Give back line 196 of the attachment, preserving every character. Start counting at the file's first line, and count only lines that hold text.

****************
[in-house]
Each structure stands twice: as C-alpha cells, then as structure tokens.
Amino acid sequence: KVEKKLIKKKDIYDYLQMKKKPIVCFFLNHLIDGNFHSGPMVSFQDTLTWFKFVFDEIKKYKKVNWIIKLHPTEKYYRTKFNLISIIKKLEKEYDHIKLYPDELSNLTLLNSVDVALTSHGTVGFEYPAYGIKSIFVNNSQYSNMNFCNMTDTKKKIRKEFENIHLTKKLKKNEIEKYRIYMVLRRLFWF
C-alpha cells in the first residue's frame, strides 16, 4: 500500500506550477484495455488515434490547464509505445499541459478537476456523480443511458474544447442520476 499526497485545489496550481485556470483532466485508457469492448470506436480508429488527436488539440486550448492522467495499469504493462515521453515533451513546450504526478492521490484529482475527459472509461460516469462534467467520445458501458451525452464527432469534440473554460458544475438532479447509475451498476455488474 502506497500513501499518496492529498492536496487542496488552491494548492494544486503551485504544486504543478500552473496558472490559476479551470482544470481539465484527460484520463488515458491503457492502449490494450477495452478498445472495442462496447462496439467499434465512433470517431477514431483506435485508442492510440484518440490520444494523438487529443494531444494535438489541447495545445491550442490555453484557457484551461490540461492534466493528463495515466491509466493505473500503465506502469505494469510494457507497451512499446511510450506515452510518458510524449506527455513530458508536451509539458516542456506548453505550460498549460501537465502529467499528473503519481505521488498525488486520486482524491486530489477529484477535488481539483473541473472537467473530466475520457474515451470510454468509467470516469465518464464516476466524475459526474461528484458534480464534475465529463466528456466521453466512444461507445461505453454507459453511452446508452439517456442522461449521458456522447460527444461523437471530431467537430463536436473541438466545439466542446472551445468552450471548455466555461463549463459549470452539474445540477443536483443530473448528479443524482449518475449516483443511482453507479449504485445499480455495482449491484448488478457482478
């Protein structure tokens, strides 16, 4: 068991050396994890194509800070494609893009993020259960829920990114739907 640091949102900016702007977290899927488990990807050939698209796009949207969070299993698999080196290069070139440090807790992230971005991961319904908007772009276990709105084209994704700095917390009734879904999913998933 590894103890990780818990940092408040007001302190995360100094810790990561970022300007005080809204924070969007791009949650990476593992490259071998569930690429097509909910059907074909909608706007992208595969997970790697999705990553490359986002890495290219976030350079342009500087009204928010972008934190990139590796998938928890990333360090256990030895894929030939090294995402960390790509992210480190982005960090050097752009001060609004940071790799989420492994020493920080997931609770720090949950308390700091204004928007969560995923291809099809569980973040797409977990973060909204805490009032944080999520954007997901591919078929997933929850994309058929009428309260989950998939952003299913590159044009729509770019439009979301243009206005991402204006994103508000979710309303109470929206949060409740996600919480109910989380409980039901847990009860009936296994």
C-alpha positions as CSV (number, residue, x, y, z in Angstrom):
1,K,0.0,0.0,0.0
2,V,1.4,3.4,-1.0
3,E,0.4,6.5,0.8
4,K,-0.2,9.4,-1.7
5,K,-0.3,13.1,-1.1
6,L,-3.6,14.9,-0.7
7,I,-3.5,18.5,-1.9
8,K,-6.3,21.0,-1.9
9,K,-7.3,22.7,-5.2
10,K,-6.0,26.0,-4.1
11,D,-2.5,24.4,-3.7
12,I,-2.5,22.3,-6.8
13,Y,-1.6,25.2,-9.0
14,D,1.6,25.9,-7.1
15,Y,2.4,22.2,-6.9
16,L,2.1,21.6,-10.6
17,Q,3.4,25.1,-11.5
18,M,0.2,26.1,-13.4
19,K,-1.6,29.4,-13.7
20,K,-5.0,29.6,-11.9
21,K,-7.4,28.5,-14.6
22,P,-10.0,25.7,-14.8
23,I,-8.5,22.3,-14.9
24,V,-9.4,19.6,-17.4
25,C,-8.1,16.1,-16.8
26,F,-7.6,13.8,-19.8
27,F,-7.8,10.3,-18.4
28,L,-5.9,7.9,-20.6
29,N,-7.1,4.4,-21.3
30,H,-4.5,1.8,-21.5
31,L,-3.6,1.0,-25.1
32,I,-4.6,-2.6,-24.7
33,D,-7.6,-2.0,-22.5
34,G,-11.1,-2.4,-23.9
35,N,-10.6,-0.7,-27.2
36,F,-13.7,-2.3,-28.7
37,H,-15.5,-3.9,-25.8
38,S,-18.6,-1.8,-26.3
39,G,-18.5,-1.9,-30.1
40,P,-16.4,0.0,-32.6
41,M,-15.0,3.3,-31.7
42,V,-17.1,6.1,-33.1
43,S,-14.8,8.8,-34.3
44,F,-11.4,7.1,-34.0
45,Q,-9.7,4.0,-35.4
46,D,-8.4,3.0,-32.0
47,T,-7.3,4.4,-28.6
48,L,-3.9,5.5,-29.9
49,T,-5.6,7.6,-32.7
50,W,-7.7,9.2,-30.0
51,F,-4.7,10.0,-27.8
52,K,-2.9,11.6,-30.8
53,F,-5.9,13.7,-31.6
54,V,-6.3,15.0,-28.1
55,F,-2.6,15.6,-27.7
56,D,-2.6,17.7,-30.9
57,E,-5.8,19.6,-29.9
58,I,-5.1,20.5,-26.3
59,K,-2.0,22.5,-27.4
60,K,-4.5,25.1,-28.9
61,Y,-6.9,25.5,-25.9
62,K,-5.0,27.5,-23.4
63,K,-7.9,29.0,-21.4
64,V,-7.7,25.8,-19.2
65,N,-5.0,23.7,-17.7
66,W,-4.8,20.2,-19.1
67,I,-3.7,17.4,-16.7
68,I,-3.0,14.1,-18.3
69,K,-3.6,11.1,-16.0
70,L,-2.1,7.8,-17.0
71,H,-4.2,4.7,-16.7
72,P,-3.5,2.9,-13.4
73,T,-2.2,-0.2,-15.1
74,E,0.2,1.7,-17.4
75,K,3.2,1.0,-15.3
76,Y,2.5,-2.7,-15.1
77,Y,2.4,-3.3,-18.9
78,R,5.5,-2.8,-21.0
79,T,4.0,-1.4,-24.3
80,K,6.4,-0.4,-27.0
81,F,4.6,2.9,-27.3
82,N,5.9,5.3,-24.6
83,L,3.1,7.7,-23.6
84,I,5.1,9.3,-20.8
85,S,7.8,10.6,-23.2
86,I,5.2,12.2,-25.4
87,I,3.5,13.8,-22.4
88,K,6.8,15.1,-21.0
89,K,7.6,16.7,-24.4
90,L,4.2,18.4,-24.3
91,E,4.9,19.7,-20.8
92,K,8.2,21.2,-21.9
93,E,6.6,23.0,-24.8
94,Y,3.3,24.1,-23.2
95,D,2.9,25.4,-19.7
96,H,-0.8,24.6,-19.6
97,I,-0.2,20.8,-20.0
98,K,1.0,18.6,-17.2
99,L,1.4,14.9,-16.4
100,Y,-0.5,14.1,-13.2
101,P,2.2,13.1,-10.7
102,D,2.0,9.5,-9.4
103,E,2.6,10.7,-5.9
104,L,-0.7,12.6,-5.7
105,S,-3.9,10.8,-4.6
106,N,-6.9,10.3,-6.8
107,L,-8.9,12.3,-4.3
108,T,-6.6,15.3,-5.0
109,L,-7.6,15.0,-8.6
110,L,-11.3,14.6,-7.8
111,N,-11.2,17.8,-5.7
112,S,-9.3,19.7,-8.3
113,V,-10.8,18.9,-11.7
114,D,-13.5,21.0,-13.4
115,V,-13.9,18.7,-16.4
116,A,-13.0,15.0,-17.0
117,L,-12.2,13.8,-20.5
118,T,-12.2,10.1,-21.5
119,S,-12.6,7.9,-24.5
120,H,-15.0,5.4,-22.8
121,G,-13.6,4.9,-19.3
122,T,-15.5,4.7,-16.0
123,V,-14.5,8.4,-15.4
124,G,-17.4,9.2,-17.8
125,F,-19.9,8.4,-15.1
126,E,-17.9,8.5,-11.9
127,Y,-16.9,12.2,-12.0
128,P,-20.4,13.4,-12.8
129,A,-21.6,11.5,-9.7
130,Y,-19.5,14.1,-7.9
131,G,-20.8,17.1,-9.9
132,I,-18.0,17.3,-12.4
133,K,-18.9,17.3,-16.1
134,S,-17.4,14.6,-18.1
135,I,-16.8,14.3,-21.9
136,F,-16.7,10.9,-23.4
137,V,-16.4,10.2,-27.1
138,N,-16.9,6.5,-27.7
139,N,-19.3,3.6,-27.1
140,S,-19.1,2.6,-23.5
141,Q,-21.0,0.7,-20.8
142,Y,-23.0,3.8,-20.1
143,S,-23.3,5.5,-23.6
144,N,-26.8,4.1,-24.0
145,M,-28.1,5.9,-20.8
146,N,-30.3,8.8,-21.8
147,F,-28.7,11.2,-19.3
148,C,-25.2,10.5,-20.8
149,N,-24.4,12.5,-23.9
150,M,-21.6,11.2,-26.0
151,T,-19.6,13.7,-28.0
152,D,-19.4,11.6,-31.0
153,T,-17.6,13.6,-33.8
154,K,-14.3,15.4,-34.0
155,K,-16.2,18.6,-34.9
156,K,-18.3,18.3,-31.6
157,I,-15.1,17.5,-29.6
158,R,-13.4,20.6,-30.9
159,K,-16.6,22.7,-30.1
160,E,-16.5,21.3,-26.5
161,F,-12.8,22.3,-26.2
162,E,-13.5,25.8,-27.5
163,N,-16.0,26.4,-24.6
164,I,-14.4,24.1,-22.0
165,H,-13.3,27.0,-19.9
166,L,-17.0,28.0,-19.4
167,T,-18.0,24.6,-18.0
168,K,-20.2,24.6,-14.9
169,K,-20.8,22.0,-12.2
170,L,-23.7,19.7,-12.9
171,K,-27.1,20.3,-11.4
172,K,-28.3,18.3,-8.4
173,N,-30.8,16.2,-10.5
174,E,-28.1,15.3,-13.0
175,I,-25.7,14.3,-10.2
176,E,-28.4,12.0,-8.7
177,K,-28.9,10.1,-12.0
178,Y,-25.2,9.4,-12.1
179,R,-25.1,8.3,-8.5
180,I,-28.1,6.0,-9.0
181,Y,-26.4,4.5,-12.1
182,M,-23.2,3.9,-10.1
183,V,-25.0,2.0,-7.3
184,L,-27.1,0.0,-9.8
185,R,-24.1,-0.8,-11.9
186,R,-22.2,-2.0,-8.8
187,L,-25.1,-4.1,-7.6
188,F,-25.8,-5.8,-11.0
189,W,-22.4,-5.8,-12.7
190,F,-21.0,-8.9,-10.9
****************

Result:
190,F,-21.0,-8.9,-10.9